32

I am trying to make the following SQL statement work, but I get a syntax error:

SELECT A.*, COUNT(B.foo)
FROM TABLE1 A
LEFT JOIN TABLE2 B ON A.PKey = B.FKey
GROUP BY A.*

Here, A is a wide table with 40 columns and I would like to avoid listing each column name in the GROUP BY clause if possible. I have many such tables over which I have to run a similar query, so I will have to write a Stored Procedure. What's the best way to approach this?

I am using MS SQL Server 2008.

3 Answers 3

34

GROUP BY A.* is not allowed in SQL.

You can bypass this by using a subquery where you group by, and then join:

SELECT A.*, COALESCE(B.cnt, 0) AS Count_B_Foo
FROM TABLE1 AS A
  LEFT JOIN 
      ( SELECT FKey, COUNT(foo) AS cnt
        FROM TABLE2 
        GROUP BY FKey
      ) AS B 
    ON A.PKey = B.FKey ;

There is a feature in SQL-2003 standard to allow in the SELECT list, columns that are not in the GROUP BY list, as long as they are functionally dependent on them. If that feature had been implemented in SQL-Server, your query could have been written as:

SELECT A.*, COUNT(B.foo)
FROM TABLE1 A
LEFT JOIN TABLE2 B ON A.PKey = B.FKey
GROUP BY A.pk                          --- the Primary Key of table A

Unfortunately, this feature has not yet been implemented, not even in SQL-Server 2012 version - and not in any other DBMS as far as I know. Except for MySQL which has it but inadequately (inadequately as: the above query will work but the engine will do no checking for functional dependency and other ill-written queries will show wrong, semi-random results).

As @Mark Byers informed us in a comment, PostgreSQL 9.1 added a new feature designed for this purpose. It is more restrictive than MySQL's implementation.

5
  • Can you mention a couple of RDBMS's that implement that portion of the standard as written? I know, for example, that MySQL will allow you (given the proper settings) to include items not within the GROUP BY clause in the SELECT list, but it leaves it undefined as to which row that value will come from (so if the column or expression isn't functionally dependent upon the grouping expression, then it could come from any row within the group). Jul 20, 2012 at 15:08
  • @Adam: No, I know no RDBMS that has it implemented. MySQL has it but inadequately, as your comment says. Jul 20, 2012 at 15:10
  • Gotcha. I was actually asking if there were, since I have experience with far fewer RDBMS's than I would imagine most of the people answering questions on this site would have ;) But that was my suspicion. Jul 20, 2012 at 15:23
  • 3
    "and not in any other DBMS as far as I know." PostgreSQL 9.1 added a new feature designed for this purpose. It is more restrictive than MySQL's implementation.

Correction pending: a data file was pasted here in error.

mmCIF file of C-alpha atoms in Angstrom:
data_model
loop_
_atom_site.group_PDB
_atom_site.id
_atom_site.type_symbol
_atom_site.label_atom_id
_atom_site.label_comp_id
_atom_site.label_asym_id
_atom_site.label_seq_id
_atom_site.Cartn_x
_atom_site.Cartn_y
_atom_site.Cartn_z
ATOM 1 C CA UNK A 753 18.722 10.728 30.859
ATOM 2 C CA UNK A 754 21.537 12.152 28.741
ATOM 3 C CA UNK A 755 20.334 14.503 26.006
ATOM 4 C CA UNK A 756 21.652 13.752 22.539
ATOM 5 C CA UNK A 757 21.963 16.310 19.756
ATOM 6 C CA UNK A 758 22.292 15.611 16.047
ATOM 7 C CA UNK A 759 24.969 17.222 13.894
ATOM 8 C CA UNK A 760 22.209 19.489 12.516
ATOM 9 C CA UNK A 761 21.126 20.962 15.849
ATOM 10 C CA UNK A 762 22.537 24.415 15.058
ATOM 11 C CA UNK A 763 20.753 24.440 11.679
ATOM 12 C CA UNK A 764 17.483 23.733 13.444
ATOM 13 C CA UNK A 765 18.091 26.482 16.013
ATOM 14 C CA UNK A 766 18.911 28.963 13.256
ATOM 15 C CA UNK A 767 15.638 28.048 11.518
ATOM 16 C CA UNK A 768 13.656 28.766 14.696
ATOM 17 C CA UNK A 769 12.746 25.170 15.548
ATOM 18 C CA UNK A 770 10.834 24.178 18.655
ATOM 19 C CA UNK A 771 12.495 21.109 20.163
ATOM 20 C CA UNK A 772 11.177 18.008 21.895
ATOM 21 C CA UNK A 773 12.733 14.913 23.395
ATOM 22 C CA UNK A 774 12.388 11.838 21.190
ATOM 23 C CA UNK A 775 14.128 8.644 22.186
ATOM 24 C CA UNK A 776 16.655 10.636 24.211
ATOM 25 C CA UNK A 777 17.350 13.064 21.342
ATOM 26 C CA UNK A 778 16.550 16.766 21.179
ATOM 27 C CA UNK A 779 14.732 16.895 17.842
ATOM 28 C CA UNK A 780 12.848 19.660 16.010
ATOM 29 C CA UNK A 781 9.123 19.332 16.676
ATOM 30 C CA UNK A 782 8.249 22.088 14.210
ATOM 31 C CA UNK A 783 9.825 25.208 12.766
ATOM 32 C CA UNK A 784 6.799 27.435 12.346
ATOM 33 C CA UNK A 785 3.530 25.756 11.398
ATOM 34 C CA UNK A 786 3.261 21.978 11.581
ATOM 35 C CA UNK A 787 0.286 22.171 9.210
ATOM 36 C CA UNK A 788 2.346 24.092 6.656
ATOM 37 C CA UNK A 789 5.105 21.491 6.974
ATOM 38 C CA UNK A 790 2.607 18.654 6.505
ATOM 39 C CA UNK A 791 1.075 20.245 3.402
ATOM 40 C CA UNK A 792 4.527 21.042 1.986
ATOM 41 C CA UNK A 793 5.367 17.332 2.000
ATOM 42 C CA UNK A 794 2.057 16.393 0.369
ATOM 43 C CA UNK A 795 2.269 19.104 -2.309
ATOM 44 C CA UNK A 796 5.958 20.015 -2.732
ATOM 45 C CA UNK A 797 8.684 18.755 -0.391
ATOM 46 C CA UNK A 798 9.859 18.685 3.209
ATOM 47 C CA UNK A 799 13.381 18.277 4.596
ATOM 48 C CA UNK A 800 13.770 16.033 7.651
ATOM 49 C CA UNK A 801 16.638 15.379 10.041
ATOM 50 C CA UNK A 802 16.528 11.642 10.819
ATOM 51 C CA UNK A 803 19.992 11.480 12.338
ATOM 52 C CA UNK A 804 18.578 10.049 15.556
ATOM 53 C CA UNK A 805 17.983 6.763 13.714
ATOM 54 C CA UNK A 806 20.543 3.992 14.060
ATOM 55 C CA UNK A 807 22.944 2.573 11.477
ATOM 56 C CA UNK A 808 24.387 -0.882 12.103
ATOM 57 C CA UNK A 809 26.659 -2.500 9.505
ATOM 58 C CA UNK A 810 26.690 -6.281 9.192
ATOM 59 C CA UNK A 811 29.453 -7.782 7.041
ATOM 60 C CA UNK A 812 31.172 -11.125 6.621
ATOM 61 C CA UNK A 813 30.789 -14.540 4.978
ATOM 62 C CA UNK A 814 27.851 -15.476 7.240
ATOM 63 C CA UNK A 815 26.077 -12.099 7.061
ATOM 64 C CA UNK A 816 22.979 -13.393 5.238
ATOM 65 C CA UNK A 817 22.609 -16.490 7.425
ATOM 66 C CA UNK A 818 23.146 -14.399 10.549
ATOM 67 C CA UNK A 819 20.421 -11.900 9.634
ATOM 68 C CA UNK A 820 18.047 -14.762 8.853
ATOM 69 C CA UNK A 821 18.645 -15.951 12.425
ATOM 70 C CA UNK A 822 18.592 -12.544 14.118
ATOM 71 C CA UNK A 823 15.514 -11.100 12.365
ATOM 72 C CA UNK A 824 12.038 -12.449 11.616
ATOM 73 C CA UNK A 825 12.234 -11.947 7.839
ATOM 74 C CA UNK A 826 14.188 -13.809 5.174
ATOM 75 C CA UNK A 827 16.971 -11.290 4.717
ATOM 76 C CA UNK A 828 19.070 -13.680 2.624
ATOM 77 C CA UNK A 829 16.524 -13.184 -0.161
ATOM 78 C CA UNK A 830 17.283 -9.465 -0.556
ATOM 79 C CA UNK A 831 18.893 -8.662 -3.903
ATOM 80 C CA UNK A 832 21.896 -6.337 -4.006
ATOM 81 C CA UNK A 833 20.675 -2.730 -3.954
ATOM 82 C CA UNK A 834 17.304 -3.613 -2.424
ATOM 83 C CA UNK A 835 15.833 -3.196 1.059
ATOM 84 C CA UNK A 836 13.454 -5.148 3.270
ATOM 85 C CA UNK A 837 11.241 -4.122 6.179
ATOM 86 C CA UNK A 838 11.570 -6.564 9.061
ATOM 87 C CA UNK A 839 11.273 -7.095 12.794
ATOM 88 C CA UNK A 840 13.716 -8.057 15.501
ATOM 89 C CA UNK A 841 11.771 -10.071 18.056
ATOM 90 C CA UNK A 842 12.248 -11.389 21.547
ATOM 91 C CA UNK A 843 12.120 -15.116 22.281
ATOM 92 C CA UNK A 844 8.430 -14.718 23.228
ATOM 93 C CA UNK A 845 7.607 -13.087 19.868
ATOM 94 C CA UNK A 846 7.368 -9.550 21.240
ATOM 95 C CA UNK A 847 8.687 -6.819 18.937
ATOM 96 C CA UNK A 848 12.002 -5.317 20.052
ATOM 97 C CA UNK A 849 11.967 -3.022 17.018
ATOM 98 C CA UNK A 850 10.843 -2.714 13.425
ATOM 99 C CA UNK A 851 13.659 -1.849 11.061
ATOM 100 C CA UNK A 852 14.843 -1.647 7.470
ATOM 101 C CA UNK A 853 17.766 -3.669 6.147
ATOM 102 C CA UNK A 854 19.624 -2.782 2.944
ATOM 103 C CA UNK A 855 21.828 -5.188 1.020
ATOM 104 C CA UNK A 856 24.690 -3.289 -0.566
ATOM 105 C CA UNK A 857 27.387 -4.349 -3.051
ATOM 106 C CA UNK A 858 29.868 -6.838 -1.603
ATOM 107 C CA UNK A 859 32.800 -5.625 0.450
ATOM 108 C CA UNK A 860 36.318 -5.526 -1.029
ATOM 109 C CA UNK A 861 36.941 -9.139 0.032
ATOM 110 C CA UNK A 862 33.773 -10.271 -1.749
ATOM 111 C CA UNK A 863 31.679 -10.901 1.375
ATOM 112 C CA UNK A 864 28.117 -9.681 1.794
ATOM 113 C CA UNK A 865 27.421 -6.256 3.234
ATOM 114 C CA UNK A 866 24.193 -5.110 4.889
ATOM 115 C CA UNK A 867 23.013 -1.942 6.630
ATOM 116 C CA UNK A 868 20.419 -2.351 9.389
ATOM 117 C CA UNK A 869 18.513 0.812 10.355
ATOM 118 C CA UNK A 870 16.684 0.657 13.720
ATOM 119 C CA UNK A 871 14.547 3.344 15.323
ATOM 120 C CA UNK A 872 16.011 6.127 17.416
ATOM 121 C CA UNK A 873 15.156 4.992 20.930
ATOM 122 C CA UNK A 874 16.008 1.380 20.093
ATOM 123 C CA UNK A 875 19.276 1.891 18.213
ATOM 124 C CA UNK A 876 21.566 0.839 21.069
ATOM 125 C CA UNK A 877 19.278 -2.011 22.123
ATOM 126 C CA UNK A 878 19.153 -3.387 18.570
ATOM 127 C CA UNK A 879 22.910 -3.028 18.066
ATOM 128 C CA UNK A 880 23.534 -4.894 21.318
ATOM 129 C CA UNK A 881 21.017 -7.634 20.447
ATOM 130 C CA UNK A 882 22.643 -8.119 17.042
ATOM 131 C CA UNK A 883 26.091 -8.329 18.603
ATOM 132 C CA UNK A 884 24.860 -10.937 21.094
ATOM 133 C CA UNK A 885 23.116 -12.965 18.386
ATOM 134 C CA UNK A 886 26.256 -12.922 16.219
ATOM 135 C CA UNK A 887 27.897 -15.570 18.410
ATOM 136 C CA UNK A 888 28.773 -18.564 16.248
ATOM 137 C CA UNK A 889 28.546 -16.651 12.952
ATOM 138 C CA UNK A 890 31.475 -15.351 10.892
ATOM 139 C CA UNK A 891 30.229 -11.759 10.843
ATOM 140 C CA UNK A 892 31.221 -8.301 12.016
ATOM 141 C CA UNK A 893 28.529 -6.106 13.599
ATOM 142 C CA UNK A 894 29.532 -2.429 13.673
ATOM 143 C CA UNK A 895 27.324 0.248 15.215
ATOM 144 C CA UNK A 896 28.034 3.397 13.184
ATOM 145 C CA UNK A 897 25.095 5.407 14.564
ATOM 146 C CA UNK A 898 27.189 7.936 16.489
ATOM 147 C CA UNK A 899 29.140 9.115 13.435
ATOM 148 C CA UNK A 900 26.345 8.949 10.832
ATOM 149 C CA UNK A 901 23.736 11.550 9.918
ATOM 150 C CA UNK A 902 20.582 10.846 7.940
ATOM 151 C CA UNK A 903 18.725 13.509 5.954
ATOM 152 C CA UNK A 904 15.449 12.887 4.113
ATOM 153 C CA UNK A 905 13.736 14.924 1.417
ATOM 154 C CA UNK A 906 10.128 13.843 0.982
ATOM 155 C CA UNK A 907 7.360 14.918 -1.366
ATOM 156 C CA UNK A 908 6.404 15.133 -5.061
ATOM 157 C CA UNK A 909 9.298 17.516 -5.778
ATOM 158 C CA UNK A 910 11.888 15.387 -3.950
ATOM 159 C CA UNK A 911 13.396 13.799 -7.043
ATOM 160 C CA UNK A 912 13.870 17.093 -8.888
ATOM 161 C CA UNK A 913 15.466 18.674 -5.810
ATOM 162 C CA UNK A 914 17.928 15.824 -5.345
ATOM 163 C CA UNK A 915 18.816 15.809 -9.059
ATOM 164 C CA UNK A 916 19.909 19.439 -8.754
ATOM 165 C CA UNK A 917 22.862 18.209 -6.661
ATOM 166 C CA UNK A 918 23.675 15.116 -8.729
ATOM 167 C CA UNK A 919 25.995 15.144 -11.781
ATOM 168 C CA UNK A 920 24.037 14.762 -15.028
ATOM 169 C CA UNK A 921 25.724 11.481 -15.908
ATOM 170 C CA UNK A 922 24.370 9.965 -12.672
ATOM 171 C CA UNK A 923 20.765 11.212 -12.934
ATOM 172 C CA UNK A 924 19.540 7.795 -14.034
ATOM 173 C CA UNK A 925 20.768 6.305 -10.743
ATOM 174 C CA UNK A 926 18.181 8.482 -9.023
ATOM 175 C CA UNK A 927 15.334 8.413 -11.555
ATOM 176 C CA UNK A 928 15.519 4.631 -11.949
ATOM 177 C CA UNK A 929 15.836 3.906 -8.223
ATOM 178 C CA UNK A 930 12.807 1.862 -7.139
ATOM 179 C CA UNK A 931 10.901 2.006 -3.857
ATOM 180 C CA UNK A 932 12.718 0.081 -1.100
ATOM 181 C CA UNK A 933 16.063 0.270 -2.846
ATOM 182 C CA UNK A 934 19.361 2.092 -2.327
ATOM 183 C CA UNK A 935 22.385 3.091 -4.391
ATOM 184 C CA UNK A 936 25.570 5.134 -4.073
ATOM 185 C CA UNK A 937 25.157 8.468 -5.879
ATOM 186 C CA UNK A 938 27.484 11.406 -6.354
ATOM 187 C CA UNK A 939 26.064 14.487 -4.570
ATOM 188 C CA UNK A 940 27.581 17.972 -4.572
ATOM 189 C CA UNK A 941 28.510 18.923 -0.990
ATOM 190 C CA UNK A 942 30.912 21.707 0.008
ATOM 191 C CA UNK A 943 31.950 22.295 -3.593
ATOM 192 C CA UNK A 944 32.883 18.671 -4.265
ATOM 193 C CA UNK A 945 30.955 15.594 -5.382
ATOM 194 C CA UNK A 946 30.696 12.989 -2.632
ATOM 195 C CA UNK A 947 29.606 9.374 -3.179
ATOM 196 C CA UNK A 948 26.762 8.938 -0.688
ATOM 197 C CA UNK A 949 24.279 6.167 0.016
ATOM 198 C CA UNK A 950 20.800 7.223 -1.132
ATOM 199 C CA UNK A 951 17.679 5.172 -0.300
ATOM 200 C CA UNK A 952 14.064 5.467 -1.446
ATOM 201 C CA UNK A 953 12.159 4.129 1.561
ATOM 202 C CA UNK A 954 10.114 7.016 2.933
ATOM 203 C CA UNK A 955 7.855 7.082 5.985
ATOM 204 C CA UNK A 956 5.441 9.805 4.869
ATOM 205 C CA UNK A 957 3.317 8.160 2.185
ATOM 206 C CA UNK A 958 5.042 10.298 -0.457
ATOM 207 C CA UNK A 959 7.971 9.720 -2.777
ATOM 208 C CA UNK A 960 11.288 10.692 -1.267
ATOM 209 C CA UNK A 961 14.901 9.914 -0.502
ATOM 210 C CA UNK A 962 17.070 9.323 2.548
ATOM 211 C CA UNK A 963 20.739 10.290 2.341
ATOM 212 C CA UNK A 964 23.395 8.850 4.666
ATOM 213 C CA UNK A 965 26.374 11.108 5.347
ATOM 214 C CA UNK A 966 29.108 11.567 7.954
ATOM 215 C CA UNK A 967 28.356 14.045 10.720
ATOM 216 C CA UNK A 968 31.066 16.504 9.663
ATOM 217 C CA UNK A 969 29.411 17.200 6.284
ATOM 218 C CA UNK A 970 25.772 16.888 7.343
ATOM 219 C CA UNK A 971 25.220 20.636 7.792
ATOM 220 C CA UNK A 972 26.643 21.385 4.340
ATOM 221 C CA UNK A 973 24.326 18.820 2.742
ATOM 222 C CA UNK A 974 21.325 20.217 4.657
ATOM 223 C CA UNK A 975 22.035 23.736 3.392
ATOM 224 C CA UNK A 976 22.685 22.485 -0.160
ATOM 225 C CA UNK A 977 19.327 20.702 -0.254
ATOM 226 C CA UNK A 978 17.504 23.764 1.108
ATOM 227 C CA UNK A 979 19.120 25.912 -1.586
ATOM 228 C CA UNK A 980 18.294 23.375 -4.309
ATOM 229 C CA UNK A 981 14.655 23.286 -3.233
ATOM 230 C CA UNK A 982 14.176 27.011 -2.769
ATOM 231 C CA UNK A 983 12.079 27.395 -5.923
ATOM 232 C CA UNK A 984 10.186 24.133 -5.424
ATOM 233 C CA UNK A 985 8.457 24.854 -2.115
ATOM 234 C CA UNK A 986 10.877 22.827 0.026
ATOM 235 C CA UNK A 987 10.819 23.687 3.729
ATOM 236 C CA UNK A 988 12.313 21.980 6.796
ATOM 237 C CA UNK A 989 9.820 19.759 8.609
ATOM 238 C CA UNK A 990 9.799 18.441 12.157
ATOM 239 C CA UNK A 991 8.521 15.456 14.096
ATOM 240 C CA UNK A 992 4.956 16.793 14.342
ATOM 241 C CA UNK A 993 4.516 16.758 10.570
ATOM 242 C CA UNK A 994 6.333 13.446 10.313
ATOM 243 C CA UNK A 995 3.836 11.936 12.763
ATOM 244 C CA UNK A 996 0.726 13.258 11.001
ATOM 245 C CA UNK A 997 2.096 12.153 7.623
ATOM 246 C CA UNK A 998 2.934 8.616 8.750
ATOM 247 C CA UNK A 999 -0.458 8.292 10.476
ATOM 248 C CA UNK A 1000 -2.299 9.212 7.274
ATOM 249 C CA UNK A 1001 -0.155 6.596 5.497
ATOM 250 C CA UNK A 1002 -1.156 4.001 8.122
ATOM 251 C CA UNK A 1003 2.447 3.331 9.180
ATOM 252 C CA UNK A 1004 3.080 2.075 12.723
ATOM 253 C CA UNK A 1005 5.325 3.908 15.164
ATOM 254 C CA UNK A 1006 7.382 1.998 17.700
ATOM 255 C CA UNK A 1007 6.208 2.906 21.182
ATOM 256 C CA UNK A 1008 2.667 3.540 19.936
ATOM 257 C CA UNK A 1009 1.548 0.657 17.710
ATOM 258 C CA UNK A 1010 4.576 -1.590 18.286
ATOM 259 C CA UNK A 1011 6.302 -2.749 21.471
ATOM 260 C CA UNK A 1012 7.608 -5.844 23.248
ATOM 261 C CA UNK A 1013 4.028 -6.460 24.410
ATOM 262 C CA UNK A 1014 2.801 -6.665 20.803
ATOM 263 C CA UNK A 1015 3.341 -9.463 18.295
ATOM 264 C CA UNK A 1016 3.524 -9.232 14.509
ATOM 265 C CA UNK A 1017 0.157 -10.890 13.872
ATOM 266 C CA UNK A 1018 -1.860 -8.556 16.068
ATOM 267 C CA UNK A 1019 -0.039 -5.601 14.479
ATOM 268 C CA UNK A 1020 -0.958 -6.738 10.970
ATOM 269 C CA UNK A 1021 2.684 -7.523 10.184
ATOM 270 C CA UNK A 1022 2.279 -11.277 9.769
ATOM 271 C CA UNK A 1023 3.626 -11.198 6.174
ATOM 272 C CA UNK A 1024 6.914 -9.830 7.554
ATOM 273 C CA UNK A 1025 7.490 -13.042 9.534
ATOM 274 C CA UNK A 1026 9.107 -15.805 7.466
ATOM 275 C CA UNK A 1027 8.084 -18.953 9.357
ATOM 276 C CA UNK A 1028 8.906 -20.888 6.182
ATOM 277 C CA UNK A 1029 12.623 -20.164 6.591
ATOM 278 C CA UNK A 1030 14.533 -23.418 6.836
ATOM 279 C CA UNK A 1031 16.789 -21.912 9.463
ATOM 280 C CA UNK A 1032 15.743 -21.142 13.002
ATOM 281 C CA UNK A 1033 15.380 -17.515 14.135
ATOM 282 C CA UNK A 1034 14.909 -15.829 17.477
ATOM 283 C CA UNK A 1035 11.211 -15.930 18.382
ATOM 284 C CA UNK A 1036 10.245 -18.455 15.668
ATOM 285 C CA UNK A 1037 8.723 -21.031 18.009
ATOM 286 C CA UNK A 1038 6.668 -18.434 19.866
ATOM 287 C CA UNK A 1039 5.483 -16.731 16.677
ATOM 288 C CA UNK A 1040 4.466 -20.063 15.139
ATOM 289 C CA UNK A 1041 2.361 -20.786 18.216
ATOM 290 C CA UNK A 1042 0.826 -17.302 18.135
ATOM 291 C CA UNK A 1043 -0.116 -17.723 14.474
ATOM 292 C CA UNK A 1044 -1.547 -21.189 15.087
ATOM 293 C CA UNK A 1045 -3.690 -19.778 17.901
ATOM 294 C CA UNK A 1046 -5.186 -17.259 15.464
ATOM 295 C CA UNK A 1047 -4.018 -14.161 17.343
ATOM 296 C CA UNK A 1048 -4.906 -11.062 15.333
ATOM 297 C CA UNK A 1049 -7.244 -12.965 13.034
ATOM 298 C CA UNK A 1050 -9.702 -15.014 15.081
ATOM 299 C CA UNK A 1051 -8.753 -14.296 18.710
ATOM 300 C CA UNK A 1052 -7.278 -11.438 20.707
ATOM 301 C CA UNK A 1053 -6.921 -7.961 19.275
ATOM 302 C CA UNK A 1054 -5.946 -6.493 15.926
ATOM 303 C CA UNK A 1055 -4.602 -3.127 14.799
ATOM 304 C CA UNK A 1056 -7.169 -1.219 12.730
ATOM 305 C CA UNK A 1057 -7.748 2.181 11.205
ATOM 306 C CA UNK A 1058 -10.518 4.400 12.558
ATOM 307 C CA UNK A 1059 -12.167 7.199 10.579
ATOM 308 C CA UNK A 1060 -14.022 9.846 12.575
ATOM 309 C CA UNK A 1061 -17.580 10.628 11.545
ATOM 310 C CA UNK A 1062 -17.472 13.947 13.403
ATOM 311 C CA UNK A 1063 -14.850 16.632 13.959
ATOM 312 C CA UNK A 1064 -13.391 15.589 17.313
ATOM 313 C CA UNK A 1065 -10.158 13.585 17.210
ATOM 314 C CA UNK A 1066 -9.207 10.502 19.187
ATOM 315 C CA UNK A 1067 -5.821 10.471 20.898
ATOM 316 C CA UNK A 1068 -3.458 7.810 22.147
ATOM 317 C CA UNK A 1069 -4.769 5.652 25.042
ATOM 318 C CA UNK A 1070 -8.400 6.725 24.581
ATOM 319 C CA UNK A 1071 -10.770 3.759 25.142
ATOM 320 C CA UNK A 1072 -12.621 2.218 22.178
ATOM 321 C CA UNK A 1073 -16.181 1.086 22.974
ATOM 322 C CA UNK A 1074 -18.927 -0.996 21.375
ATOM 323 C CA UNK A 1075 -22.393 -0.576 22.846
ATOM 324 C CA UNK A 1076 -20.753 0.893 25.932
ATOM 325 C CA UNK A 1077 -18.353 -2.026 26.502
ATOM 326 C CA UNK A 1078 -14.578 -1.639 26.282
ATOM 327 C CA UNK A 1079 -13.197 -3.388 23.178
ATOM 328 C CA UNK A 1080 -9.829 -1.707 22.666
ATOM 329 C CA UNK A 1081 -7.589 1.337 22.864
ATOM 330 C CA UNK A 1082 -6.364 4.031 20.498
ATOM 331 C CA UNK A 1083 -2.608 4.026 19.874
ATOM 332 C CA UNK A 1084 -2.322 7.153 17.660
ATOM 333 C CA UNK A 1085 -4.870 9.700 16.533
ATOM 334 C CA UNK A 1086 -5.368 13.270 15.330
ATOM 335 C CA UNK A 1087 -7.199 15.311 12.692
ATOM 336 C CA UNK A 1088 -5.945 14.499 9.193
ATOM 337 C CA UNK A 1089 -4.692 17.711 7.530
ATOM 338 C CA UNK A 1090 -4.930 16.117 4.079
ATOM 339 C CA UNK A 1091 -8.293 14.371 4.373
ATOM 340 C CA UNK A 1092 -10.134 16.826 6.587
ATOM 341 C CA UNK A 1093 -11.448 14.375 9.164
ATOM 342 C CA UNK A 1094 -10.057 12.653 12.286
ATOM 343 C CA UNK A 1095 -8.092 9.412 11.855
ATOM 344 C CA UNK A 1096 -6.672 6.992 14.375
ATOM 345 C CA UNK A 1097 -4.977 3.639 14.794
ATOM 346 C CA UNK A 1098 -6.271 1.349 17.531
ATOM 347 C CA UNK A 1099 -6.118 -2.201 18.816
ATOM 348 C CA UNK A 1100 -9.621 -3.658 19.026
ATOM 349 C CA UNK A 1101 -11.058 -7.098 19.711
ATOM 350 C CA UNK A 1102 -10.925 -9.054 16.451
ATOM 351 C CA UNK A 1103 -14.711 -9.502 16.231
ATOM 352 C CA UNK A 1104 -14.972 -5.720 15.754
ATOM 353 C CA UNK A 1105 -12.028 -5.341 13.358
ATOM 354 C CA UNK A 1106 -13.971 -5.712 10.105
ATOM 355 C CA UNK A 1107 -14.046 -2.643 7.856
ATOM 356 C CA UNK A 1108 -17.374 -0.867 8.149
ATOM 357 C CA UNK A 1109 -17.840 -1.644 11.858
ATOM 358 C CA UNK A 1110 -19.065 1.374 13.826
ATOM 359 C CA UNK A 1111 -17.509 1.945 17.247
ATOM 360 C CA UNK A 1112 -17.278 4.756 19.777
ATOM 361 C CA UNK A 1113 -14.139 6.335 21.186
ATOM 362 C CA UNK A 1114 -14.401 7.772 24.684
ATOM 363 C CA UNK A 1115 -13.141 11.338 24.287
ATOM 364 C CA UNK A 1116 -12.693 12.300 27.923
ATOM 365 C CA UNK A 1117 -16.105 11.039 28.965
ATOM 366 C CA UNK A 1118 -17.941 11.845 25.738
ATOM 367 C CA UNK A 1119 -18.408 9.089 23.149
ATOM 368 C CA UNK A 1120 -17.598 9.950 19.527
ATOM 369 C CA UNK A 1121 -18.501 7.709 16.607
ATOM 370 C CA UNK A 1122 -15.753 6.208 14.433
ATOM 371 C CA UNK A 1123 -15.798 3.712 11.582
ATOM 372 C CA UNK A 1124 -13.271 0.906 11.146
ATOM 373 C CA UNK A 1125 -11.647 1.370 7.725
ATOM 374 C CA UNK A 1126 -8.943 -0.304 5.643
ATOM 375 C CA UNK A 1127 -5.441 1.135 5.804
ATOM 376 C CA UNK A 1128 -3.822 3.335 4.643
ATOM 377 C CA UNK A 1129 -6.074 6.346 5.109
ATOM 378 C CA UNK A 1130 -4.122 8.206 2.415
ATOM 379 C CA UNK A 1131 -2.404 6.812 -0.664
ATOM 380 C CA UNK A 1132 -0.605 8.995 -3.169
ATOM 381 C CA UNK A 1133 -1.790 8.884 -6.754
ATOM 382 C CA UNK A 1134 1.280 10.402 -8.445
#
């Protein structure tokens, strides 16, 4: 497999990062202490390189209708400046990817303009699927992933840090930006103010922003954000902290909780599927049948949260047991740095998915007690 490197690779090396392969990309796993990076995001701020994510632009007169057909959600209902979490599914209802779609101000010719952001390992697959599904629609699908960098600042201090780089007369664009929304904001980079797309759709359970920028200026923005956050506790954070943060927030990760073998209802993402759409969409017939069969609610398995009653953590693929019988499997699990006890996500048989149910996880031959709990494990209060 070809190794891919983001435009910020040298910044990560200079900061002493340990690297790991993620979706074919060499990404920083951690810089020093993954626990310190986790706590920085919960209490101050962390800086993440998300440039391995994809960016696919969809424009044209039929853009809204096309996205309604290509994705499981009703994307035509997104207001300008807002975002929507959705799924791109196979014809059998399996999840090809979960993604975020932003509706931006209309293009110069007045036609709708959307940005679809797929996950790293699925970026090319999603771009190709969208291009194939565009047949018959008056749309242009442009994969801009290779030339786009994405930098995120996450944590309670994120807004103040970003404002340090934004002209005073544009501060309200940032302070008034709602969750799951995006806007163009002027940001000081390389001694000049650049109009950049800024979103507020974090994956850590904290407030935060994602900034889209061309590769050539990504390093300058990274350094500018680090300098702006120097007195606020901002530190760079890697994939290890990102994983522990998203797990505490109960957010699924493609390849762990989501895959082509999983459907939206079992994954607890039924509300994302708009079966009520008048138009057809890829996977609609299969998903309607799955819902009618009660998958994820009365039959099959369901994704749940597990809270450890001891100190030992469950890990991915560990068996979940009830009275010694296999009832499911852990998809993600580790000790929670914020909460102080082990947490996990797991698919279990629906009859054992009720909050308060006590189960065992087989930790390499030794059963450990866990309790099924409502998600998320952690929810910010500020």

– Mark Byers
    Jul 21, 2012 at 7:29
  • @MarkByers: thnx, I didn't know that. Jul 21, 2012 at 7:31
25

In addition to @ypercube's workaround, "typing" is never an excuse for using SELECT *. I've written about this here, and even with the workaround I think your SELECT list should still include the column names - even if there are a massive number like 40.

Long story short, you can avoid typing these big lists by clicking and dragging the Columns node for the object in Object Explorer onto your query window. The screen shot shows a view but the same thing can be done for a table.

enter image description here

But if you want to read about all the reasons why you should subject yourself to this huge level of effort of dragging an item a few inches, please read my post. :-)

9
  • In PostgreSQL (with EMS SQL Manager), I do this defining a view as SELECT * and then copy the field list from the view definition. Jul 20, 2012 at 13:28
  • I certainly agree that SELECT * should not be used. I'm curious about the GROUP BY case though. @Aaron, are there efficiency issues with having 40 columns in the Group By list? Jul 20, 2012 at 13:33
  • 1
    @ypercube - As far as I've seen if you group by A.PK, A.some, A.other, A.columns it doesn't bother actually comparing some, other, columns this is just required by the syntax. Jul 20, 2012 at 14:09
  • 1
    @datagod sorry, no, any gaps could only be explained by the SSMS dev team. :-) Jul 20, 2012 at 14:29
  • 1
    @Pacerier Sorry, I disagree completely, but maybe you could elaborate. Apr 9, 2015 at 15:41
0

This may be better addressed with an outer apply. (thus eliminating the need for the group by *)

If you are confident of an 1:n cardinality:

SELECT A.*, B.CountFoo
FROM TABLE1 A
outer apply (select count(B.Foo) as CountFoo from TABLE2 B where A.PKey = B.FKey) B

If Table1 has duplicates on PKey (though depending on your use, you start to have a wash in terms of complexity vs just doing the group by):

;with DupRows as 
(
    SELECT A.*
        ,MultipledCountFoo = B.CountFoo * Count(*) over (partition by A.PKey)
        ,RN = ROW_NUMBER() over (partition by A.PKey order by A.PKey)
    FROM TABLE1 A
    outer apply (select count(B.Foo) as CountFoo from TABLE2 B where A.PKey = B.FKey group by A.) B
)
Select * from DupRows where RN=1

Avoiding "Select * "

It is important to note there are cases with CTEs where the physical column selection is done previously/later and the "all columns" selection becomes useful/practical and does not affect the execution plan. Yes, you need to EVENTUALLY limit your column selection and that needs to happen prior to any materialization (ie union all), but there are acceptable uses of select *.

Version Support

FYI, it looks like this is supported on sql server 2008 (r2?) but it's getting harder and harder to search for the documentation prior to 2016. Also hard for me to say how outer apply performed on 2008. I can confirm it is black-magic-awesome in the later versions compared to equivalent nested queries.

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